Anyone who knows me is very aware that my favourite MC is Lupe Fiasco. I’ve been a die-hard fan since the Fahrenheit mixtape series that predated his classic debut album, “Food And Liquor” and he is one of the reasons I rap today. My relationship with him as of late, however, has been somewhat strained, something I’m sure many of his fans can understand. While being undoubtedly one of hip-hop’s best lyricists, and one of the most inventive conceptual artists of the 2000’s his discography has been inconsistent. His troubles with Atlantic threw a serious spanner into the works of what could and should have been a flawless discography for an mc of his calibre and his last offering “Drogas Light” left me…incredibly disappointed.
So here we are with it’s follow up, Drogas Wave which upon its announcement caused me to openly state “Don’t let me down”. Let’s get the concept out the way; the Transatlantic slave trade, a slave ship sinks, the slaves fall to the bottom of the ocean but instead of drowning become aquatic beings. Some choose to walk back to Africa, others decide to stay under the ocean and fight to free their brethren from the horrors of the Middle Passage, they are known as the Long Chains. An intriguing concept to be sure. Coupled with an opening track, “In Case Of Typhoon” that references the 1840 painting by JMW Turner and the poem that accompanied it called ., “The Slave Ship” referring to the practice of throwing slaves overboard in case of a storm and this is clear Lupe is going to get pretty deep even for him.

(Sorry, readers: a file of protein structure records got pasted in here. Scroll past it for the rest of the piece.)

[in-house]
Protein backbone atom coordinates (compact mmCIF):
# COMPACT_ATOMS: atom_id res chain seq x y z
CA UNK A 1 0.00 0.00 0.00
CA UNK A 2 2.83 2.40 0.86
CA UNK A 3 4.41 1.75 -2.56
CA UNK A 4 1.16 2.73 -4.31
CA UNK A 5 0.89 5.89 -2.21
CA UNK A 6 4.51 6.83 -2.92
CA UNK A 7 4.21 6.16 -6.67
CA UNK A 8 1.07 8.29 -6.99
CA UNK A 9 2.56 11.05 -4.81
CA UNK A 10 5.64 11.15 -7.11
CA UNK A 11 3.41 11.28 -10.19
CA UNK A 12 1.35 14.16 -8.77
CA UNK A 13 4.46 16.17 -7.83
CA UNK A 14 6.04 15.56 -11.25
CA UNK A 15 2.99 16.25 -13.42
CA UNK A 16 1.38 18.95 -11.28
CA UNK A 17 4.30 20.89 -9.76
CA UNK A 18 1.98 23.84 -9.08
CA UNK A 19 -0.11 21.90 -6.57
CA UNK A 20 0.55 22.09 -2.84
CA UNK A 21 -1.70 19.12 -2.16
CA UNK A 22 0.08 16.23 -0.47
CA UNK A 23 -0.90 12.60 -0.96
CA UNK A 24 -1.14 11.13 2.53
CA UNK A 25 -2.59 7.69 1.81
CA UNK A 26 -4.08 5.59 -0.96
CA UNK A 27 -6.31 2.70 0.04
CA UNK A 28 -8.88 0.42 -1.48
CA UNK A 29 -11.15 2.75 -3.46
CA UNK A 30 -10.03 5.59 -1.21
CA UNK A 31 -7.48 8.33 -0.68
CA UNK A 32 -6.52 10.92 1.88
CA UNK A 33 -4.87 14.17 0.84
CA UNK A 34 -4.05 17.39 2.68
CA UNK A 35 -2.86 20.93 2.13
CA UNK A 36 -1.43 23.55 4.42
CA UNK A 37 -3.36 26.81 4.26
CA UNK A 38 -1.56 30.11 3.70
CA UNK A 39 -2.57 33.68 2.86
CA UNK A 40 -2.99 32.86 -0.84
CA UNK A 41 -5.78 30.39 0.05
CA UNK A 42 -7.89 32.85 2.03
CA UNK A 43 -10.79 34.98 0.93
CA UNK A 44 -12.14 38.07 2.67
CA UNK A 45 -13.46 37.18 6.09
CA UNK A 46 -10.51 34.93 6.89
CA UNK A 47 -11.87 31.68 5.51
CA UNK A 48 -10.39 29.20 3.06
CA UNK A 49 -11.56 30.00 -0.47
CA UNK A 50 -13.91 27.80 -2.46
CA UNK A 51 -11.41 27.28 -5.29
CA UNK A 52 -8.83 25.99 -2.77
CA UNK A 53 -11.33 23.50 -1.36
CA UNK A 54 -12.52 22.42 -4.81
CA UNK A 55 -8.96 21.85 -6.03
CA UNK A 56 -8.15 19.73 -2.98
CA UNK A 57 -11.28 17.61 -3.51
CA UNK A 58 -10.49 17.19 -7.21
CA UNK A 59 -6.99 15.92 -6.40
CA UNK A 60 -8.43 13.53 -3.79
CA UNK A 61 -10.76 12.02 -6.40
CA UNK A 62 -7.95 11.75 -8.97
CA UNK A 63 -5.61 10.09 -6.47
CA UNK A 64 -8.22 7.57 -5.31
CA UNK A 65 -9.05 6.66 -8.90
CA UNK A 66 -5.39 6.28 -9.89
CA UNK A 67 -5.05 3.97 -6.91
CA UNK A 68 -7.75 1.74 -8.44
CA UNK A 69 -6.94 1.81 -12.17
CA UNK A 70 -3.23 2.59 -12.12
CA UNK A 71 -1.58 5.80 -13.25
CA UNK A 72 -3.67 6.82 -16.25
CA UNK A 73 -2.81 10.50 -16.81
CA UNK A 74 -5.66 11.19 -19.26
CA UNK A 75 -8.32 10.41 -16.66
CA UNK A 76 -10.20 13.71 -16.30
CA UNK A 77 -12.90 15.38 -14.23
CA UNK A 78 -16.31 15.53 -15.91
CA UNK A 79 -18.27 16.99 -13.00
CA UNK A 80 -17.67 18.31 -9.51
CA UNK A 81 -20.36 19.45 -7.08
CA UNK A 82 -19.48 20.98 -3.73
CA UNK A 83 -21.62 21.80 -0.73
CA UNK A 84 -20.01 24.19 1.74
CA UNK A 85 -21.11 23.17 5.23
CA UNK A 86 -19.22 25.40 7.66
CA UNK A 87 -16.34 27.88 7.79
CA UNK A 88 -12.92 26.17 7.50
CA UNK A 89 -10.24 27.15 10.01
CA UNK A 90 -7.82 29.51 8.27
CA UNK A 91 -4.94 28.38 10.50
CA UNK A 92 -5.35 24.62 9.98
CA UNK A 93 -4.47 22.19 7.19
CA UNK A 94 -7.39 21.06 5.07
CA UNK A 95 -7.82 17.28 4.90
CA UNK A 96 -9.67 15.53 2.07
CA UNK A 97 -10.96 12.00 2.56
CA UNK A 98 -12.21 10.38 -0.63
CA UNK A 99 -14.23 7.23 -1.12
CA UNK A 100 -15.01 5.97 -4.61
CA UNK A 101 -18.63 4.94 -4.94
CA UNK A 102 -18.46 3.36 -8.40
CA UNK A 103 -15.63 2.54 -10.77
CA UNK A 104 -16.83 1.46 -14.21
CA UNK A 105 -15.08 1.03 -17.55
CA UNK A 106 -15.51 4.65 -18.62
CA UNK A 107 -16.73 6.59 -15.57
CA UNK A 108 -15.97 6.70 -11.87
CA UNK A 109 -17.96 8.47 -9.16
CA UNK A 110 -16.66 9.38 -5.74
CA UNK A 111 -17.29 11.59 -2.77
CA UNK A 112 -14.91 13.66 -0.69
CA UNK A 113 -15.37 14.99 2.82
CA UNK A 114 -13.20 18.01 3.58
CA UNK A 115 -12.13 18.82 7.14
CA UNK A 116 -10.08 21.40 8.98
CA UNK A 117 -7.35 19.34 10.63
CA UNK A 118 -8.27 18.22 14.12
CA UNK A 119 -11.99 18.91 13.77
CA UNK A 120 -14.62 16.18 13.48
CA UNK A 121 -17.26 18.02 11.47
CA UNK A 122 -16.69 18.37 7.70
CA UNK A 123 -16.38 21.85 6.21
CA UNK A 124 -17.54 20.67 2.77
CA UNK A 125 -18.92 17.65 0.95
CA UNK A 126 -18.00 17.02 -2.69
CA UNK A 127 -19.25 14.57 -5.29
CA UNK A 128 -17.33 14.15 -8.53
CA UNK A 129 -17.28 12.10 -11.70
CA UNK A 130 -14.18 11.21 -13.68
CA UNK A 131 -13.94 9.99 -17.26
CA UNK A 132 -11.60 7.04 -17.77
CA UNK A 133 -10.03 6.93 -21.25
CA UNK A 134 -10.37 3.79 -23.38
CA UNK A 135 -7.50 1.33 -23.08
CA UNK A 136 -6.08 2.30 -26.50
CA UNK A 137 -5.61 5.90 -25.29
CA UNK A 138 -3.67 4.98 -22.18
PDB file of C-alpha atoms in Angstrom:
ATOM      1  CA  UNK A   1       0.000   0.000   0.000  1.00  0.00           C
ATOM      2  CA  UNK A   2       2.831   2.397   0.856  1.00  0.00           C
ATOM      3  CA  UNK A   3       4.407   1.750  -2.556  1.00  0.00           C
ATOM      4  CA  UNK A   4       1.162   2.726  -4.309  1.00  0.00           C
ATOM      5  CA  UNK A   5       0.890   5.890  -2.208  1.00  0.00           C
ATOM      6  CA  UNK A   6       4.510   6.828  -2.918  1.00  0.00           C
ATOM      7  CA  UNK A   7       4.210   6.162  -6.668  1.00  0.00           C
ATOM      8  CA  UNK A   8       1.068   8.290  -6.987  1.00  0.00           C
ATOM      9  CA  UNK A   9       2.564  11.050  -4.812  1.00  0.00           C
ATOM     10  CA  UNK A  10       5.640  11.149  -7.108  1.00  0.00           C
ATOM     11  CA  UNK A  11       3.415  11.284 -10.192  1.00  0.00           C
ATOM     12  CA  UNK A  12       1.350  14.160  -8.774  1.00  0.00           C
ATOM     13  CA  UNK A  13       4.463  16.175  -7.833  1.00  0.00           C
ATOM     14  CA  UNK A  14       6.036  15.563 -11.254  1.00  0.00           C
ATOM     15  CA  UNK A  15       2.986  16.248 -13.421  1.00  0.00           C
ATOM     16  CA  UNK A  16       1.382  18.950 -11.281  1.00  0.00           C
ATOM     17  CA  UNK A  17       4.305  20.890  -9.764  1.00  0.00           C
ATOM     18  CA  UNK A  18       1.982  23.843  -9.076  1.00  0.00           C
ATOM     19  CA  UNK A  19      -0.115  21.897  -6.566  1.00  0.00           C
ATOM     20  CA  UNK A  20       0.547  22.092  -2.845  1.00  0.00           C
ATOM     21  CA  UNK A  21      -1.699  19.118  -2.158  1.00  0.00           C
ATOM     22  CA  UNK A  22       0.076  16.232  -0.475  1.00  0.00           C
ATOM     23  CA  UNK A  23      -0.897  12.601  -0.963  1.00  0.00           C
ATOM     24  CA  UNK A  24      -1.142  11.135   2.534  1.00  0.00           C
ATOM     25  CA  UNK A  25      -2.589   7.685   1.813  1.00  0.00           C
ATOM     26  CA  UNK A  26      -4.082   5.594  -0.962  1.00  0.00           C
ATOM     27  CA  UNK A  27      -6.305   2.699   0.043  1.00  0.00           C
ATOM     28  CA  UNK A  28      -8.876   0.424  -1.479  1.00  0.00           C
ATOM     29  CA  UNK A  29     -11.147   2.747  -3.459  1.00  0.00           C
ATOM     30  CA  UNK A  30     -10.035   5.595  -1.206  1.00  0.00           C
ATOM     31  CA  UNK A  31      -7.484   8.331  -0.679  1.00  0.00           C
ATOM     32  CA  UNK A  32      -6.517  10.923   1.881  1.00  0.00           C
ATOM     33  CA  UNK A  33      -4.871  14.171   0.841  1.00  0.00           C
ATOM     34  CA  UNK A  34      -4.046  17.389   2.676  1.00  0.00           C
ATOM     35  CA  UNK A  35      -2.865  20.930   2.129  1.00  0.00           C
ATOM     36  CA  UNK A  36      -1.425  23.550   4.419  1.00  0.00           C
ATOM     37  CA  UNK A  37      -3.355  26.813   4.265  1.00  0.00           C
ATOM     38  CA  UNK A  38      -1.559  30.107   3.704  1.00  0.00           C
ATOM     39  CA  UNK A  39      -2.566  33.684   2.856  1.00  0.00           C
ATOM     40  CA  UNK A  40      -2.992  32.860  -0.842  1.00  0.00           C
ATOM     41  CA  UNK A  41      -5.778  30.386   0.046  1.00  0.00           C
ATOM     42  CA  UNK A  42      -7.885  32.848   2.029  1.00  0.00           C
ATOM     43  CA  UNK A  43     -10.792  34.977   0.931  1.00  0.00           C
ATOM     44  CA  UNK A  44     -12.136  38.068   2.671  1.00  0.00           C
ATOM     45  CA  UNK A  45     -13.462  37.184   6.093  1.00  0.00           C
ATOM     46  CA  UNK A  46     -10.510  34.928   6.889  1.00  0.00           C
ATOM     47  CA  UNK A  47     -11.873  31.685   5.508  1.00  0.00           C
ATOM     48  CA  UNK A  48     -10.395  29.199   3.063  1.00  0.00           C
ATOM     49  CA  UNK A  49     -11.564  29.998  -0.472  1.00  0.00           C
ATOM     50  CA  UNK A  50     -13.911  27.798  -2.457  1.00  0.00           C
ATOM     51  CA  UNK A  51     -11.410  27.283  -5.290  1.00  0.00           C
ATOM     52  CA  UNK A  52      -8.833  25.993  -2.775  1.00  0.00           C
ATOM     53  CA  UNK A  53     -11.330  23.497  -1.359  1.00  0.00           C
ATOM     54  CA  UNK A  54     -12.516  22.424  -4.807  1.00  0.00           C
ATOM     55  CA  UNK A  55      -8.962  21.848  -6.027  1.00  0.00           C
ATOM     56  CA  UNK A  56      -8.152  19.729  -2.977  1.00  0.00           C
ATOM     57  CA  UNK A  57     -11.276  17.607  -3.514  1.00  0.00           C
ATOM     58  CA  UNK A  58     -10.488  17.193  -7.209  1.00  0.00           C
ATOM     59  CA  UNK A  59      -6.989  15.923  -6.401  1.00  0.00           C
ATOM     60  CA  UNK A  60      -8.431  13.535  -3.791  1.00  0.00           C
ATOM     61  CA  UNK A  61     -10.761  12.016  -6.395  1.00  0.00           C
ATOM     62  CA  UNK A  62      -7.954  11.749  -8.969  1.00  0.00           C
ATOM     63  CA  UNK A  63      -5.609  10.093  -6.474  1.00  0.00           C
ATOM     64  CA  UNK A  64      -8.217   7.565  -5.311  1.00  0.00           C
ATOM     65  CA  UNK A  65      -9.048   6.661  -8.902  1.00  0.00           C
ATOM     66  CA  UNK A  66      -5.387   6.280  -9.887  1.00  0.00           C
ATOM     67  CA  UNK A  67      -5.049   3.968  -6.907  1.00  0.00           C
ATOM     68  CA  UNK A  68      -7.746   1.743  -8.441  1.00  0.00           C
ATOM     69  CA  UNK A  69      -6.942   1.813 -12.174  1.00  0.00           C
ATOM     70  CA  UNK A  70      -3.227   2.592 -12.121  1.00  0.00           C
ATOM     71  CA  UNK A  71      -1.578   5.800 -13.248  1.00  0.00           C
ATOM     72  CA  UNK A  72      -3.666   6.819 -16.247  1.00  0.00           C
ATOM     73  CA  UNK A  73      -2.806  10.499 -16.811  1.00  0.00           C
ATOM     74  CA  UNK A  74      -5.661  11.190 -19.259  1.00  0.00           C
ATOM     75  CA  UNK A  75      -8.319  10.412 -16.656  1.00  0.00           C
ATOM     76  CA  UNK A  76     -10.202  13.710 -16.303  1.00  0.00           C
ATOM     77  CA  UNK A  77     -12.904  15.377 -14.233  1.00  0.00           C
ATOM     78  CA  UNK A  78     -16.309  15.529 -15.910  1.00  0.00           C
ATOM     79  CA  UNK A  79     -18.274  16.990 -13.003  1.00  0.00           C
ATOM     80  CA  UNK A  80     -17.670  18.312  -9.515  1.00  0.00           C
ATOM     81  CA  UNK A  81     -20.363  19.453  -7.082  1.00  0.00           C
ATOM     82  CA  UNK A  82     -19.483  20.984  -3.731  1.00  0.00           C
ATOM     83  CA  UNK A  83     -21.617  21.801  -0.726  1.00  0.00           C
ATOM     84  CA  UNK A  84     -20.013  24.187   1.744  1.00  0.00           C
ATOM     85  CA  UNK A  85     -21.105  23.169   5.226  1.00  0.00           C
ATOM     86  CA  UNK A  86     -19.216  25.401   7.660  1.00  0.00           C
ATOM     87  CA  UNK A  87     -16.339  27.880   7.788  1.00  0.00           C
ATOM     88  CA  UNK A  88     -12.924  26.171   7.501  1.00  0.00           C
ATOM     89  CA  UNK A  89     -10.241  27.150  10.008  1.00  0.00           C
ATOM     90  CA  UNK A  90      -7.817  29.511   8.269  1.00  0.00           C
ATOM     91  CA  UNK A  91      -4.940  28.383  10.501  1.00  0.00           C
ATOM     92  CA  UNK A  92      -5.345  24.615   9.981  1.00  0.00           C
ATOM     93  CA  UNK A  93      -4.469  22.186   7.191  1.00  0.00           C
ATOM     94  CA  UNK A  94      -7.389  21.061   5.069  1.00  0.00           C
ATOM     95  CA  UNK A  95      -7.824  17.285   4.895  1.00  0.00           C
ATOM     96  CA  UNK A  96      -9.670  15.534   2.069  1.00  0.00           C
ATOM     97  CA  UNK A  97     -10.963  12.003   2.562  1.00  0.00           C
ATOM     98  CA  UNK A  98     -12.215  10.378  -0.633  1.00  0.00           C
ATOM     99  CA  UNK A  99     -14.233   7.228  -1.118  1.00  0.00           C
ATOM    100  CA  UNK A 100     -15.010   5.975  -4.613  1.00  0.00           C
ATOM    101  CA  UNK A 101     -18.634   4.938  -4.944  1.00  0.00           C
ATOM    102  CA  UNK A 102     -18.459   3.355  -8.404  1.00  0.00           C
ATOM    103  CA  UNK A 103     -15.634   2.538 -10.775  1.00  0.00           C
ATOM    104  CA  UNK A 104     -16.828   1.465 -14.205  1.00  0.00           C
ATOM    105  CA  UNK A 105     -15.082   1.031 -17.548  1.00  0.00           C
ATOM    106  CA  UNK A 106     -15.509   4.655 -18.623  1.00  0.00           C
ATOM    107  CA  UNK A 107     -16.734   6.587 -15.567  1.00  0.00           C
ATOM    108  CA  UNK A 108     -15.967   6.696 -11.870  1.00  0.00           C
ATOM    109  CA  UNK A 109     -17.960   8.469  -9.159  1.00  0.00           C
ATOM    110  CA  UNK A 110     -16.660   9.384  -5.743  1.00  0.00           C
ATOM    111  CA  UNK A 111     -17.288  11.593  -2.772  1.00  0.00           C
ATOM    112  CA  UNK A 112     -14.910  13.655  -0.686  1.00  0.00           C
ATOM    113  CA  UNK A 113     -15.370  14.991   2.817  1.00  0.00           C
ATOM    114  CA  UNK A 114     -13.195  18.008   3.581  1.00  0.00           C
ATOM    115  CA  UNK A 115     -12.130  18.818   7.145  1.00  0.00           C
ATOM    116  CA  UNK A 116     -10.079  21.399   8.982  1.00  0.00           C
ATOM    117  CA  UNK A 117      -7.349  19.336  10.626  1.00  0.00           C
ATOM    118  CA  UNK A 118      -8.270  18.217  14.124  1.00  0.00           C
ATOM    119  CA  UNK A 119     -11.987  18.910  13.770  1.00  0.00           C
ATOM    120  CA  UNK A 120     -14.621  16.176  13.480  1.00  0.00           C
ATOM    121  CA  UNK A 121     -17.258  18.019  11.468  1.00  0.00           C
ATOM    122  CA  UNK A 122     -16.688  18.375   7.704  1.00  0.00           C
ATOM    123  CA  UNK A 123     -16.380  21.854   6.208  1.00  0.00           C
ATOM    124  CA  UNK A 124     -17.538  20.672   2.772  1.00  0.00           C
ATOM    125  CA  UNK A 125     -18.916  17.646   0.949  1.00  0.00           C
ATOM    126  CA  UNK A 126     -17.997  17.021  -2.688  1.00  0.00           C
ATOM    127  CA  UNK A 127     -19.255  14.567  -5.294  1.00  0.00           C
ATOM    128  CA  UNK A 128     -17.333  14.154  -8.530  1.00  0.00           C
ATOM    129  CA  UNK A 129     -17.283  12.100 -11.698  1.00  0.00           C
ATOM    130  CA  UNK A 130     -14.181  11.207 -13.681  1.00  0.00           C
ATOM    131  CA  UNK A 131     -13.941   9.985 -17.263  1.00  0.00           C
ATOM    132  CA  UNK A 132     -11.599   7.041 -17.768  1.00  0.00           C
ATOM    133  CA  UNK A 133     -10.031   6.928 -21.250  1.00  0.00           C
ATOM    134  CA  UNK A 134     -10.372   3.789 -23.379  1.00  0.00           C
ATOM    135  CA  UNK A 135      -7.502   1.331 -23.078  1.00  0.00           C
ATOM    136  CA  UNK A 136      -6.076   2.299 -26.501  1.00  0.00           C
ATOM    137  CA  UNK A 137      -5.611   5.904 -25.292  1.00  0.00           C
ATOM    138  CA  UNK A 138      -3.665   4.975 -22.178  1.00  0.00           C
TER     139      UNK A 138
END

With standout tracks expanding upon this such as “Manilla” a track littered with names of actual slave ships and referencing the currency of manillas with which slaves were purchased, “WAV files” which is a plea and cry of vexation to the stars, skies, trees and sea for facilitating the capture and kidnapping of the Africans and “Gold vs The Right Things To Do” this is a very dense narrative where many of the songs directly telling the story are pretty much 4 minutes long double entendre’s. This is Lupe flexing his talent for constructing wild stories that carry more each time you revisit them to the fullest. In fact…if I had to pick two songs that really embodied the alternate history approach Lupe takes to this album it would be “Alan Forever”, a song dedicated to the late Alan Kurdi, a three-year-old boy who died trying to gain entry to Canada with his family fleeing from Syria, washing up on a beach, someone I myself wrote about due to him being made a joke of by a magazine.